Leasehold mortgages

Crowd-sourcing lender attitudes to mortgages on leasehold properties with building safety issues

Quicklinks: Barclays / Nationwide / The Mortgage Works / Halifax / HSBC / Lloyds / Natwest / Birmingham Midshires / Santander / Skipton / TSB / Other

The building safety scandal has blighted the lives of tens of thousands of people’s lives in the UK over the last few years, particularly since 2019 when the Royal Institute of Chartered Surveyors (RICS) introduced the controversial EWS1 form.

The mortgage lending criteria of banks and building societies on affected properties is very unclear and seems to change regularly, making it hard for owners of leasehold properties to understand whether they are able to re-mortgage or sell their properties.

This website (created by me, James, a fellow leaseholder currently stuck in this mess!) attempts to shine a light on these criteria by crowd-sourcing case studies of successful and unsuccesful mortgage applications.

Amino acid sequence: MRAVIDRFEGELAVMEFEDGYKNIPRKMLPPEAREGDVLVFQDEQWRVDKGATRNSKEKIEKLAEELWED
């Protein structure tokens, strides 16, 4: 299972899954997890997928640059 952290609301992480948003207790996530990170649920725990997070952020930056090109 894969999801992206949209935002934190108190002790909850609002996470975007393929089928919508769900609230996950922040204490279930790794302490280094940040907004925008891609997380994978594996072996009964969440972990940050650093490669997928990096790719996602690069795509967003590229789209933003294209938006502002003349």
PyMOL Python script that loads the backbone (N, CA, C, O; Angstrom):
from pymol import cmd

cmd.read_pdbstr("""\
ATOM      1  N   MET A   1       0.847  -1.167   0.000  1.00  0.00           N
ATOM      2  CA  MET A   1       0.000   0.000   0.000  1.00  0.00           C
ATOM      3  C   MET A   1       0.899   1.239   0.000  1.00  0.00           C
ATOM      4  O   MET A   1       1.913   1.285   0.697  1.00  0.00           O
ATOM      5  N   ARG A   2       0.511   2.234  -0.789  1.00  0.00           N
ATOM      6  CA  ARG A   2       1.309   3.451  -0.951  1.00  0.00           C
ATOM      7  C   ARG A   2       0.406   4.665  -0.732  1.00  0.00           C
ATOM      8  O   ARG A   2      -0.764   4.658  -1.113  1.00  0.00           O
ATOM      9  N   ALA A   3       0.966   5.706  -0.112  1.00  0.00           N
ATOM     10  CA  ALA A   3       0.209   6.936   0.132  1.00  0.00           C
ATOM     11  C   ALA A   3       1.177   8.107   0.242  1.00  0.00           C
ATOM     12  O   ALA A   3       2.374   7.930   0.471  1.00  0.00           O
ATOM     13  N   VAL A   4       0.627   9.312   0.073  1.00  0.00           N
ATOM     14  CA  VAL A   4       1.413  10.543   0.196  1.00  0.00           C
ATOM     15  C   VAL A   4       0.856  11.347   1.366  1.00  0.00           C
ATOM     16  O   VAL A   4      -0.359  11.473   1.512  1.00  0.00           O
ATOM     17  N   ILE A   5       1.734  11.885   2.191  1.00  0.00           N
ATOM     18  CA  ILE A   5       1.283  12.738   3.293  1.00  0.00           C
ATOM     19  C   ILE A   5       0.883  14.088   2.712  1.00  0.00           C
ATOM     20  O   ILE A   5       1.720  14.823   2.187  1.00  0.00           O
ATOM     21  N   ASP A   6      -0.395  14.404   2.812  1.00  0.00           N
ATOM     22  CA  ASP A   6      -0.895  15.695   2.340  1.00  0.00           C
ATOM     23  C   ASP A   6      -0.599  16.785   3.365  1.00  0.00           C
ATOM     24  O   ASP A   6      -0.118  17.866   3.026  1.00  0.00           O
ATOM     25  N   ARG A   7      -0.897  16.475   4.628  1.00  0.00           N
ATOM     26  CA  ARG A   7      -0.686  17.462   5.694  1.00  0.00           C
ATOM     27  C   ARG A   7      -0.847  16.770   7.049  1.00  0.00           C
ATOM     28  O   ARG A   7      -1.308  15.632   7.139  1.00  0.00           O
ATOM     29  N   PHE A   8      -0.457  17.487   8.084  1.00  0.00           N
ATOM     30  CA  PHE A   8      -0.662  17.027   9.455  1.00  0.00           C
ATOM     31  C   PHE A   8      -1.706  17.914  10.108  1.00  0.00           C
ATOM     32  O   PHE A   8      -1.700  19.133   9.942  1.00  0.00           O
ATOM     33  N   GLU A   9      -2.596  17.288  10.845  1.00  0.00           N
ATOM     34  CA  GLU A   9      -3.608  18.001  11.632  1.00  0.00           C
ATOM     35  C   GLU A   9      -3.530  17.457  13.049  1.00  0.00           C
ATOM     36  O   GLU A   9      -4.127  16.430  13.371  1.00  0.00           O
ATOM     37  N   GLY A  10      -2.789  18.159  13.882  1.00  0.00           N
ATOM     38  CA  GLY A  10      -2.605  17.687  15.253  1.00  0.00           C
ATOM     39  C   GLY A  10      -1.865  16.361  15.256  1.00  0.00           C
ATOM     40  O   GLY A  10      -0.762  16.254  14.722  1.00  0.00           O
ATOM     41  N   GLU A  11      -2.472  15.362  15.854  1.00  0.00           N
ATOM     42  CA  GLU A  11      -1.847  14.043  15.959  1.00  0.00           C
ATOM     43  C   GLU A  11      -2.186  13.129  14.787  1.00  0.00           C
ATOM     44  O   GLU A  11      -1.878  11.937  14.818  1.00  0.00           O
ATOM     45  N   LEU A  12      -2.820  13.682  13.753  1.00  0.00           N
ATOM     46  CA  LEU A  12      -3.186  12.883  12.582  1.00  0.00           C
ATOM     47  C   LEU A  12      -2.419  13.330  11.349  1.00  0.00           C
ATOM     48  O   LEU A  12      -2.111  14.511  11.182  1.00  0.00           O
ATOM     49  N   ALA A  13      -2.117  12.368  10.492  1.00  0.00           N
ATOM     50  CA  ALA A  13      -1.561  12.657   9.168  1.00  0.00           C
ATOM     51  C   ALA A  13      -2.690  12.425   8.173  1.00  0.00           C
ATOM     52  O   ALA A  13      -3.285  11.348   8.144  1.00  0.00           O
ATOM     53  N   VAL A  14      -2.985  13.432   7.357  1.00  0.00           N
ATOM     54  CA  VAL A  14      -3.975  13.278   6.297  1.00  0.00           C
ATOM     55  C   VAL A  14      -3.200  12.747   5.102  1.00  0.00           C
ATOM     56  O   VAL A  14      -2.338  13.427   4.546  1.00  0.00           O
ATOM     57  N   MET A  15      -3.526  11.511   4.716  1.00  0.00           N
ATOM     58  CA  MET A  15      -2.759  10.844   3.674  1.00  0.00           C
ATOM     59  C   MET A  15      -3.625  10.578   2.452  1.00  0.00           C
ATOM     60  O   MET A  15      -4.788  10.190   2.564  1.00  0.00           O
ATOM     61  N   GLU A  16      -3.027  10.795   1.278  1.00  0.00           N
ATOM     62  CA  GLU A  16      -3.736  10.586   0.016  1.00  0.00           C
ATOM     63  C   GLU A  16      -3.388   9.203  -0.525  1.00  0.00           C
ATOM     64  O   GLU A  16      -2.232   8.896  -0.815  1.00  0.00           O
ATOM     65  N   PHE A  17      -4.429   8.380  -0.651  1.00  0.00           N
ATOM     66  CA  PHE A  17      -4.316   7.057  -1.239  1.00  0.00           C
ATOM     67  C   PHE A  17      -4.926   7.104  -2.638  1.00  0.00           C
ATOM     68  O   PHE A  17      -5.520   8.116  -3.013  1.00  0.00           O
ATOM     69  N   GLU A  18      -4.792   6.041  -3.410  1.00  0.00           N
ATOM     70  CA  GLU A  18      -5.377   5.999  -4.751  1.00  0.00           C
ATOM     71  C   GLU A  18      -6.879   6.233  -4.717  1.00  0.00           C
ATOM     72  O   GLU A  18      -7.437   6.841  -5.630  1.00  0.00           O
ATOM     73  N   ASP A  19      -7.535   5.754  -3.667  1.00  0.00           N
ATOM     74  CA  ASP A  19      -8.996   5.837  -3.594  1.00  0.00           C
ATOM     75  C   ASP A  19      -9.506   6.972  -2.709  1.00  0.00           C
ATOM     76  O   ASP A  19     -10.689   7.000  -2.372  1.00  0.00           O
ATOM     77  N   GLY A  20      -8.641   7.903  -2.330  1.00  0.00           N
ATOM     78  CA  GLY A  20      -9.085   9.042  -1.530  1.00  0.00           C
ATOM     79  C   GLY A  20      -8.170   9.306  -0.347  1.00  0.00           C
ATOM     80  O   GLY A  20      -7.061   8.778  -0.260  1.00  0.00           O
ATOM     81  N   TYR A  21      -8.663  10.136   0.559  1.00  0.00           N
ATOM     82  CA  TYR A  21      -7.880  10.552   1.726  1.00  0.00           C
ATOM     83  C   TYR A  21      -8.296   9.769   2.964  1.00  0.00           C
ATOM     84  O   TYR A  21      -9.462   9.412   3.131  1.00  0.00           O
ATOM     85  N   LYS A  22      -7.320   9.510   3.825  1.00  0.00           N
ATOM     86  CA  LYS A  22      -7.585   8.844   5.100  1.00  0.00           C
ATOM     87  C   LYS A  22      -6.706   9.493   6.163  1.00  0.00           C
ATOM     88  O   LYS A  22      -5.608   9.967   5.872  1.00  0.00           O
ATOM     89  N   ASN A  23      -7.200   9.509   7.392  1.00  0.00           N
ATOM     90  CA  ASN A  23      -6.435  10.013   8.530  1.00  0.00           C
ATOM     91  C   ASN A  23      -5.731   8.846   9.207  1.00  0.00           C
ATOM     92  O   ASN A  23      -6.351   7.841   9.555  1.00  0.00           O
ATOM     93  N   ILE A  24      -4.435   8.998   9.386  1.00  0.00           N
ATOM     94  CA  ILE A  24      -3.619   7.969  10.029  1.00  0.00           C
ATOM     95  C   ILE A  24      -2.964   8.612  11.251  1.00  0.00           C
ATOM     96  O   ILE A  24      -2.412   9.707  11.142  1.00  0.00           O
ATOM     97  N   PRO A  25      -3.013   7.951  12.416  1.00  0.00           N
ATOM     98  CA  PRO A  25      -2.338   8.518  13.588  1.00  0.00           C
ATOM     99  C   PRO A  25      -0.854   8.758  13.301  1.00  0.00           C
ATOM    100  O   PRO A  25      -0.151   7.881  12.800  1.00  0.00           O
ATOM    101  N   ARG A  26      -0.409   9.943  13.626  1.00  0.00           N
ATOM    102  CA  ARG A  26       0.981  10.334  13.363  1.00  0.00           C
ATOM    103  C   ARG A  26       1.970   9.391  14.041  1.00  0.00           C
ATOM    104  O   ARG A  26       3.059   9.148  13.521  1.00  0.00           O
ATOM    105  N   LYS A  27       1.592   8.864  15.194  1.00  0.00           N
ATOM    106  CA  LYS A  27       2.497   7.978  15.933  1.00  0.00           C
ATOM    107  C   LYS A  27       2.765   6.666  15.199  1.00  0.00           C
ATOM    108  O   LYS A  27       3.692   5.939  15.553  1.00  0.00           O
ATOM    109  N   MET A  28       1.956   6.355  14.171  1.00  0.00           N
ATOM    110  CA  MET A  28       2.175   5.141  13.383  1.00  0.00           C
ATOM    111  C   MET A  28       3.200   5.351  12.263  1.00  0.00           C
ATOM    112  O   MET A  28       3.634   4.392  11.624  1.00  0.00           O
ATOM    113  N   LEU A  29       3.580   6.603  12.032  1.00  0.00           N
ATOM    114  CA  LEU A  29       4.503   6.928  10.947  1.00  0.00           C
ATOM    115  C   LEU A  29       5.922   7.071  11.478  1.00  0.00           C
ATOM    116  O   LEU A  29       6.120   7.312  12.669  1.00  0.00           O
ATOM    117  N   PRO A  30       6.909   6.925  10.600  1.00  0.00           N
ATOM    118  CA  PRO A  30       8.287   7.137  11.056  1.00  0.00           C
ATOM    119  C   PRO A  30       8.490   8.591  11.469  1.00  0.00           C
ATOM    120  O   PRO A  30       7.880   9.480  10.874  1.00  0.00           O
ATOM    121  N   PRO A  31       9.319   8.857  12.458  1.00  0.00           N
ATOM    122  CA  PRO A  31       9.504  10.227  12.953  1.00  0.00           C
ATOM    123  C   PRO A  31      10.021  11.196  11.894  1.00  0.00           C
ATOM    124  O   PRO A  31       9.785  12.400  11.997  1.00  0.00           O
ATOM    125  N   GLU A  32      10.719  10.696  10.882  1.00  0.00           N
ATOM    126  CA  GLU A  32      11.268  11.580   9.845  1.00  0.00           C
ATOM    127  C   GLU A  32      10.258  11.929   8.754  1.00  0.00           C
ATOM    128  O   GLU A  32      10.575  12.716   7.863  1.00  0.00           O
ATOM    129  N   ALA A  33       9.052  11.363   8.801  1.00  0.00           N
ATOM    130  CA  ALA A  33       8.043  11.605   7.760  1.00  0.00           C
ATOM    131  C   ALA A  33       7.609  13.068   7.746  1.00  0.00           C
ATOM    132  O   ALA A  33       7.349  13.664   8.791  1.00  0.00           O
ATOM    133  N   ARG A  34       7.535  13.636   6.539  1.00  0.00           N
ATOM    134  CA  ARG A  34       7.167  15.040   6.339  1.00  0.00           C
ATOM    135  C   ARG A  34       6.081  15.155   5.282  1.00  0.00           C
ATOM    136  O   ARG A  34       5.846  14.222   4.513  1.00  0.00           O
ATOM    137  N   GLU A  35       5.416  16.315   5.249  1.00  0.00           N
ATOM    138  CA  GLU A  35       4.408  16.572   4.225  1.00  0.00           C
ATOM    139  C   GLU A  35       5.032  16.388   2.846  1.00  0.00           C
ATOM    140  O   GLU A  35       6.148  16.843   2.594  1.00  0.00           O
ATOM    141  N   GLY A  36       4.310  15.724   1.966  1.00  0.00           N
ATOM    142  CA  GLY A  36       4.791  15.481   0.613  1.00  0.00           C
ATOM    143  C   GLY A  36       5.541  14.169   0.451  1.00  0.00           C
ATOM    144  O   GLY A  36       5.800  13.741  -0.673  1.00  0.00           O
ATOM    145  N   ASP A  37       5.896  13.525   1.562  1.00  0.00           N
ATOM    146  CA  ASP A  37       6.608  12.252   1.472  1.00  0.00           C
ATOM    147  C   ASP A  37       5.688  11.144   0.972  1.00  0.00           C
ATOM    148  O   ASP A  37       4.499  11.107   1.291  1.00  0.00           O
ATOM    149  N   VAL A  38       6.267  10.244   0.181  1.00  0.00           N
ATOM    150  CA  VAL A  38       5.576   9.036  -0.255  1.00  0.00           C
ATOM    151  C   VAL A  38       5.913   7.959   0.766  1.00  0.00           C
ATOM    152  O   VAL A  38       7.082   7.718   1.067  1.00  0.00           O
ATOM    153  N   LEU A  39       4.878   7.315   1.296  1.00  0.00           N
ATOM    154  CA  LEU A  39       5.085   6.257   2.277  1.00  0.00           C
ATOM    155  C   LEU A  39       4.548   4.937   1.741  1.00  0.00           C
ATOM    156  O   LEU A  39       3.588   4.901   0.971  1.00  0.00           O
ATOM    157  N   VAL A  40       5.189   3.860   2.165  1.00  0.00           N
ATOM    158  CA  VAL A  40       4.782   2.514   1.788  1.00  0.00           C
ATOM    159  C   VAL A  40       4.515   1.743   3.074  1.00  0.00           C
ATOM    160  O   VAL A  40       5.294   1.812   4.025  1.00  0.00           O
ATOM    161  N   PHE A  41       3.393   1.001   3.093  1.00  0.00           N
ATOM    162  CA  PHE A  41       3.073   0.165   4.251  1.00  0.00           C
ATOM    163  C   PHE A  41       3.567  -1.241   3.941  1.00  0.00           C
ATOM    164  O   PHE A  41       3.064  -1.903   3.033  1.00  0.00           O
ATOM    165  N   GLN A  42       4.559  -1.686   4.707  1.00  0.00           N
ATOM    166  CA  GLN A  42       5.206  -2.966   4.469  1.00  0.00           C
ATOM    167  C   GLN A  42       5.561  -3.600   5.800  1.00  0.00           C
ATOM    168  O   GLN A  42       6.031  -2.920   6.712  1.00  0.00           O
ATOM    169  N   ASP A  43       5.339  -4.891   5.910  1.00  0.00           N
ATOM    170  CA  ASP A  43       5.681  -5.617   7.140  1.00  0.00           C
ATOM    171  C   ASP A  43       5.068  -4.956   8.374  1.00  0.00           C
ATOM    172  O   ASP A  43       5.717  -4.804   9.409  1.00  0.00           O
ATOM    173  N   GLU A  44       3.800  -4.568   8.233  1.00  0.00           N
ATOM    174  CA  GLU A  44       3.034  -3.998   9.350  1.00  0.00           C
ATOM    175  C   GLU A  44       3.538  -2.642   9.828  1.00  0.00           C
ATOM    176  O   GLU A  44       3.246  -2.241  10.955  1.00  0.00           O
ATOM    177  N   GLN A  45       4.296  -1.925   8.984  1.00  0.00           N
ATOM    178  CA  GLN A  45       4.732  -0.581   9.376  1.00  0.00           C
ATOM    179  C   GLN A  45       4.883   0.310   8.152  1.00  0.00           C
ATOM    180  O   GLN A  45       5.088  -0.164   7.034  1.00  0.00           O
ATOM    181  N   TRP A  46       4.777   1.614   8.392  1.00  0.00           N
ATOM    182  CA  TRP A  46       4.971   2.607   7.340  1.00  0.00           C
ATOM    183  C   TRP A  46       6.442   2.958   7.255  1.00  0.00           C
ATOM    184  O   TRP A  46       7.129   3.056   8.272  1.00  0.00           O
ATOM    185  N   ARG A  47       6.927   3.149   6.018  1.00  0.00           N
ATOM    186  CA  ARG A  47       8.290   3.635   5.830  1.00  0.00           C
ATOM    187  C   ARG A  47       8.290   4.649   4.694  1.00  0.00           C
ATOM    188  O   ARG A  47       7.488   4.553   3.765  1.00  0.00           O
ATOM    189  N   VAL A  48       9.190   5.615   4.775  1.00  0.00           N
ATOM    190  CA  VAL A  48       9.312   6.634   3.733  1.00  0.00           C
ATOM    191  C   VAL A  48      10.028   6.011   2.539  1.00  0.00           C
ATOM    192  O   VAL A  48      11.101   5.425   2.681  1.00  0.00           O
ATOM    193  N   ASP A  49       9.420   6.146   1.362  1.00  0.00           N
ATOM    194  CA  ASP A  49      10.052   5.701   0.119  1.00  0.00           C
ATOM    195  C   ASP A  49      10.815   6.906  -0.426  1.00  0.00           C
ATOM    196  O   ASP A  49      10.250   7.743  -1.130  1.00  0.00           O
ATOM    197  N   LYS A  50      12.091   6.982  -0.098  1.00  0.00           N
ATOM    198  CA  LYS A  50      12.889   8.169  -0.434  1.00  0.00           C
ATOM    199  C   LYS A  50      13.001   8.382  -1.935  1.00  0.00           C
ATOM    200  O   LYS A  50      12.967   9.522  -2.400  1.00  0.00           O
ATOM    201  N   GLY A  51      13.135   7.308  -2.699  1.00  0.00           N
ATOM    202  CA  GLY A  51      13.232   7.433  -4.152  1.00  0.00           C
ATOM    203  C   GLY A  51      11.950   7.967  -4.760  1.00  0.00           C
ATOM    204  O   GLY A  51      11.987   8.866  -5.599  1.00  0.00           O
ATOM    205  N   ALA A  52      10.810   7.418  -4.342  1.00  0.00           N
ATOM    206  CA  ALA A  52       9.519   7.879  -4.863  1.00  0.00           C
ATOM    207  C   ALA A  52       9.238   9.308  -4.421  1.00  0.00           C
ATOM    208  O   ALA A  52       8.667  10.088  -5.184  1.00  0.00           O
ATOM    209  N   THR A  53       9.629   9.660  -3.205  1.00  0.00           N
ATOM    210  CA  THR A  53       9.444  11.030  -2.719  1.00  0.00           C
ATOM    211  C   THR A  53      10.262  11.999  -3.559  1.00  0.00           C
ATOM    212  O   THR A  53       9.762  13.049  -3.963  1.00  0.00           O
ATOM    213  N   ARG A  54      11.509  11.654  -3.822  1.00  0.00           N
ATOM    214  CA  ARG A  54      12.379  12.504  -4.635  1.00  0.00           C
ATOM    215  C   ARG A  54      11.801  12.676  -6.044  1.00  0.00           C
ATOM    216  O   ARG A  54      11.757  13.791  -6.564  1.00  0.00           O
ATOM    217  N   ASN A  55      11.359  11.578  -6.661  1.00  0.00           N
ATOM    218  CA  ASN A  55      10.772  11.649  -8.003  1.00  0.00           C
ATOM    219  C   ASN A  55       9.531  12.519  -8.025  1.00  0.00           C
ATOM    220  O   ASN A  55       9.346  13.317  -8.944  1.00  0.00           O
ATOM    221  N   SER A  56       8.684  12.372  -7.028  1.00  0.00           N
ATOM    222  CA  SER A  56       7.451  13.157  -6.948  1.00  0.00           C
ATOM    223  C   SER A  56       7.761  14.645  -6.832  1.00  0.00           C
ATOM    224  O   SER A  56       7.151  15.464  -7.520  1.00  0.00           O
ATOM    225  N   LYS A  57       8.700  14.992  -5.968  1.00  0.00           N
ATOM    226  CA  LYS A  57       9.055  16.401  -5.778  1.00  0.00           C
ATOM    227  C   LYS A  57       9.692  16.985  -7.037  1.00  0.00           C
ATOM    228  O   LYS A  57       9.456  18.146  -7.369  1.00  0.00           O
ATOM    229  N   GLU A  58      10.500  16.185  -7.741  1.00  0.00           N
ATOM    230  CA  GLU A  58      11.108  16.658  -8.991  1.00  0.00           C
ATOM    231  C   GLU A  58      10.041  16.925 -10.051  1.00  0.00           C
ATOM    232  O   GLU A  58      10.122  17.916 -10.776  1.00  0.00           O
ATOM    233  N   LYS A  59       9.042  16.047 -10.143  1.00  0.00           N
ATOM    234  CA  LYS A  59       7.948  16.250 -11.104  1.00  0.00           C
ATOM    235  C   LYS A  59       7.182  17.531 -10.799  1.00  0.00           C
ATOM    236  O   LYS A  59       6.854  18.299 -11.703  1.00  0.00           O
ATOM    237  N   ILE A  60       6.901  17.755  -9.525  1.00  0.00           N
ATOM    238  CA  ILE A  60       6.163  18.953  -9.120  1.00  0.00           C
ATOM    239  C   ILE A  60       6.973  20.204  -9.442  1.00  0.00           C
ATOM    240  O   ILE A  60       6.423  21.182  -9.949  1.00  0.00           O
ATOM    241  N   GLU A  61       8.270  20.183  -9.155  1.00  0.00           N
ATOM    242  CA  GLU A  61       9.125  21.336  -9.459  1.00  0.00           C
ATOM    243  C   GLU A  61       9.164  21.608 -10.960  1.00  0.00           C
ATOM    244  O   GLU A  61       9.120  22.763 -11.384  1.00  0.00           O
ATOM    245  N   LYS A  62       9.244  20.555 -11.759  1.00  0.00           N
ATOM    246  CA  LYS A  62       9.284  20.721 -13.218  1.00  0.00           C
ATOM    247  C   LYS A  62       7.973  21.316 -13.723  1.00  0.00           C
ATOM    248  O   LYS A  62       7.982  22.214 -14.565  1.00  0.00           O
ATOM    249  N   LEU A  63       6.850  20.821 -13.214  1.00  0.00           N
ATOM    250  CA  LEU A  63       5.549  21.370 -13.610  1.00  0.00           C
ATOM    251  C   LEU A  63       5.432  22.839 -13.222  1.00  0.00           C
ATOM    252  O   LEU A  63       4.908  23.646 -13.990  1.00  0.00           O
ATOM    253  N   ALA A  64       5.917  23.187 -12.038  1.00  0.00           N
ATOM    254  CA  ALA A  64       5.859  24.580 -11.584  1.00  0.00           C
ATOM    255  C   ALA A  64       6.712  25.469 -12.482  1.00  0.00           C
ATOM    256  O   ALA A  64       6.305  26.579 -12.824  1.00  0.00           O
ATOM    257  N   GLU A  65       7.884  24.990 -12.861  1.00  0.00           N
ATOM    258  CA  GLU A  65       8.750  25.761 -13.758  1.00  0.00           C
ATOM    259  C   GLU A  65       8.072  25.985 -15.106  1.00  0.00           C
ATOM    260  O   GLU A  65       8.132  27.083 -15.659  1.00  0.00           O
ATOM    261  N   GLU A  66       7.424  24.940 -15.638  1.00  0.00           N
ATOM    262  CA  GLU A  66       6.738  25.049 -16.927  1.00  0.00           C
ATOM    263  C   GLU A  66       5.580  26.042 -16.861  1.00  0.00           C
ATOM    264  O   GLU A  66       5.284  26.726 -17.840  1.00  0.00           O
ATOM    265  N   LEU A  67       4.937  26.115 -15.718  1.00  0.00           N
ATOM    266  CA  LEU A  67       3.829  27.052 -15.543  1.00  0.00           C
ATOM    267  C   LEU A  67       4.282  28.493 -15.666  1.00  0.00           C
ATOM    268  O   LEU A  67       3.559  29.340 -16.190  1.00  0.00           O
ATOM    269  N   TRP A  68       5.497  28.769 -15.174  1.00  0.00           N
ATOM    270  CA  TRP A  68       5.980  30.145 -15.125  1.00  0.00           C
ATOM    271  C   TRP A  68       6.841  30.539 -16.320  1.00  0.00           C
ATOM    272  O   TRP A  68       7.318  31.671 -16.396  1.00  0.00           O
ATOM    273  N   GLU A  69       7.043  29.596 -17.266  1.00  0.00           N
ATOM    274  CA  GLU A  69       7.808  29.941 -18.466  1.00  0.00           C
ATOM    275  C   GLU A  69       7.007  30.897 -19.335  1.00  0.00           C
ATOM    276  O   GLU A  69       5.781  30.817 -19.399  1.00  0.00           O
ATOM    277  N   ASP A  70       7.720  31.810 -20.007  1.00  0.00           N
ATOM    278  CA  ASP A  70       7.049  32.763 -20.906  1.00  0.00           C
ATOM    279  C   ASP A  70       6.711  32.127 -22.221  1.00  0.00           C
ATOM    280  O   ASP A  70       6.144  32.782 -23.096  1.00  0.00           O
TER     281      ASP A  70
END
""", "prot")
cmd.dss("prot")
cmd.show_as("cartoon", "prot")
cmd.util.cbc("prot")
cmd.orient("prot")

The content may also be used in meetings between the EOCS team and the Department for Levelling Up, Housing and Communities as examples of lenders not fulfilling their pledges and promises. Please help populate it with your own story! You can contribute by completing this form (and giving as little or as much information as you like):

  1. Submission form

You can find out more about the wider situation via the End Our Cladding Scandal campaign website and their Twitter account.

Background: Statement from lenders on 20 December 2022:

“[…] From Monday 9 January 2023, Lenders will be able to consider mortgage applications on properties in buildings in England of 11m and over in height.
Lenders will need evidence that buildings will be self-remediated by developers or covered by a recognised government scheme* or by leaseholder protections contained in the Building Safety Act, as evidenced by a Leaseholder Deed of Certificate. (All mortgage lending is subject to regulatory requirements and individual firms’ lending policies).”

Lenders supporting this statement as at 20 December 2022 are:

Barclays Bank, HSBC, Lloyds Banking Group, Nationwide Building Society, NatWest, Santander

RICS, the Building Societies Association, and UK Finance also support this statement.

(*) Recognised remediation schemes in England are:

Source: UK Finance

Below you will now find case-studies grouped by lender.



The Mortgage Works





Birmingham Midshires